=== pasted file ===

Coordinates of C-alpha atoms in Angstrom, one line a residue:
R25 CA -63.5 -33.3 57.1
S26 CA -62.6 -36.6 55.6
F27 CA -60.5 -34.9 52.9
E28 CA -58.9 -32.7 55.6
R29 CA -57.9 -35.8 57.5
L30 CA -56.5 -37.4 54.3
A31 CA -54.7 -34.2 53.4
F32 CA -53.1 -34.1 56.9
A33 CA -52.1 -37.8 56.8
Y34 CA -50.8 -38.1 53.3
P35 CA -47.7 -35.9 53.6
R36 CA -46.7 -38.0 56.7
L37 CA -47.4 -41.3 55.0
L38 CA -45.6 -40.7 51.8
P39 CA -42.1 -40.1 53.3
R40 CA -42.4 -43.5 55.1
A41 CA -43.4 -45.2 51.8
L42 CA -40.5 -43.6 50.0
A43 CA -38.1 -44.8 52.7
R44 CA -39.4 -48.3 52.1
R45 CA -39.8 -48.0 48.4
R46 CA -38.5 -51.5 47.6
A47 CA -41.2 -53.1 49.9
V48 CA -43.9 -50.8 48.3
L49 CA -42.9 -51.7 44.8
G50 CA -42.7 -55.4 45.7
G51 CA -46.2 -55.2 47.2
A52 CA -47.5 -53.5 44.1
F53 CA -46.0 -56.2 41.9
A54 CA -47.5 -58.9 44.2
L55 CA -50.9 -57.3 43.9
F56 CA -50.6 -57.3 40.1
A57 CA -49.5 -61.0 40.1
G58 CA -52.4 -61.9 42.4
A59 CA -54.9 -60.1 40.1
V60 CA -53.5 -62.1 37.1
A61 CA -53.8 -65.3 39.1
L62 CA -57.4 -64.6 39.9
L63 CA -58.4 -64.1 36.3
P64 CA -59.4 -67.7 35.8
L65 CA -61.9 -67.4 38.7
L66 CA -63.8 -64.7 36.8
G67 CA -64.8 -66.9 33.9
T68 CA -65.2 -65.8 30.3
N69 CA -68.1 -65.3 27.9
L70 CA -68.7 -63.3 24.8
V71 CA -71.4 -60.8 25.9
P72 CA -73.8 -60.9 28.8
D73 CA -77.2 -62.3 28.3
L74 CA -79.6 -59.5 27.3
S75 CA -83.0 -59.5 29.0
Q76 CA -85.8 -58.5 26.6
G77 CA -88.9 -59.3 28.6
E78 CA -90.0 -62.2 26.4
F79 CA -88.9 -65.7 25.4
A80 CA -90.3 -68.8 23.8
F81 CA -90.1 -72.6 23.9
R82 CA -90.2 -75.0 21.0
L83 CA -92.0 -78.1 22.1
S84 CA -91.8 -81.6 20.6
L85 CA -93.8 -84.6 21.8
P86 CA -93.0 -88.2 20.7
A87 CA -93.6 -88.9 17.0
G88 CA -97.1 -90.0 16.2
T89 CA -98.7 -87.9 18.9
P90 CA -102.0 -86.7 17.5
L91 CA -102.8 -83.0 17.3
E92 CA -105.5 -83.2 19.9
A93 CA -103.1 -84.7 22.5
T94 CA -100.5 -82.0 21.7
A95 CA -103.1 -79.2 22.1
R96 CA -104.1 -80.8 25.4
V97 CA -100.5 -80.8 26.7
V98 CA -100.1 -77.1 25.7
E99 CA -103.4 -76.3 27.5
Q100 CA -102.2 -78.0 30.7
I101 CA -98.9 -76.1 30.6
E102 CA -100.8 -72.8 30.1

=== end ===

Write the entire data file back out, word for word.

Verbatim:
Coordinates of C-alpha atoms in Angstrom, one line a residue:
R25 CA -63.5 -33.3 57.1
S26 CA -62.6 -36.6 55.6
F27 CA -60.5 -34.9 52.9
E28 CA -58.9 -32.7 55.6
R29 CA -57.9 -35.8 57.5
L30 CA -56.5 -37.4 54.3
A31 CA -54.7 -34.2 53.4
F32 CA -53.1 -34.1 56.9
A33 CA -52.1 -37.8 56.8
Y34 CA -50.8 -38.1 53.3
P35 CA -47.7 -35.9 53.6
R36 CA -46.7 -38.0 56.7
L37 CA -47.4 -41.3 55.0
L38 CA -45.6 -40.7 51.8
P39 CA -42.1 -40.1 53.3
R40 CA -42.4 -43.5 55.1
A41 CA -43.4 -45.2 51.8
L42 CA -40.5 -43.6 50.0
A43 CA -38.1 -44.8 52.7
R44 CA -39.4 -48.3 52.1
R45 CA -39.8 -48.0 48.4
R46 CA -38.5 -51.5 47.6
A47 CA -41.2 -53.1 49.9
V48 CA -43.9 -50.8 48.3
L49 CA -42.9 -51.7 44.8
G50 CA -42.7 -55.4 45.7
G51 CA -46.2 -55.2 47.2
A52 CA -47.5 -53.5 44.1
F53 CA -46.0 -56.2 41.9
A54 CA -47.5 -58.9 44.2
L55 CA -50.9 -57.3 43.9
F56 CA -50.6 -57.3 40.1
A57 CA -49.5 -61.0 40.1
G58 CA -52.4 -61.9 42.4
A59 CA -54.9 -60.1 40.1
V60 CA -53.5 -62.1 37.1
A61 CA -53.8 -65.3 39.1
L62 CA -57.4 -64.6 39.9
L63 CA -58.4 -64.1 36.3
P64 CA -59.4 -67.7 35.8
L65 CA -61.9 -67.4 38.7
L66 CA -63.8 -64.7 36.8
G67 CA -64.8 -66.9 33.9
T68 CA -65.2 -65.8 30.3
N69 CA -68.1 -65.3 27.9
L70 CA -68.7 -63.3 24.8
V71 CA -71.4 -60.8 25.9
P72 CA -73.8 -60.9 28.8
D73 CA -77.2 -62.3 28.3
L74 CA -79.6 -59.5 27.3
S75 CA -83.0 -59.5 29.0
Q76 CA -85.8 -58.5 26.6
G77 CA -88.9 -59.3 28.6
E78 CA -90.0 -62.2 26.4
F79 CA -88.9 -65.7 25.4
A80 CA -90.3 -68.8 23.8
F81 CA -90.1 -72.6 23.9
R82 CA -90.2 -75.0 21.0
L83 CA -92.0 -78.1 22.1
S84 CA -91.8 -81.6 20.6
L85 CA -93.8 -84.6 21.8
P86 CA -93.0 -88.2 20.7
A87 CA -93.6 -88.9 17.0
G88 CA -97.1 -90.0 16.2
T89 CA -98.7 -87.9 18.9
P90 CA -102.0 -86.7 17.5
L91 CA -102.8 -83.0 17.3
E92 CA -105.5 -83.2 19.9
A93 CA -103.1 -84.7 22.5
T94 CA -100.5 -82.0 21.7
A95 CA -103.1 -79.2 22.1
R96 CA -104.1 -80.8 25.4
V97 CA -100.5 -80.8 26.7
V98 CA -100.1 -77.1 25.7
E99 CA -103.4 -76.3 27.5
Q100 CA -102.2 -78.0 30.7
I101 CA -98.9 -76.1 30.6
E102 CA -100.8 -72.8 30.1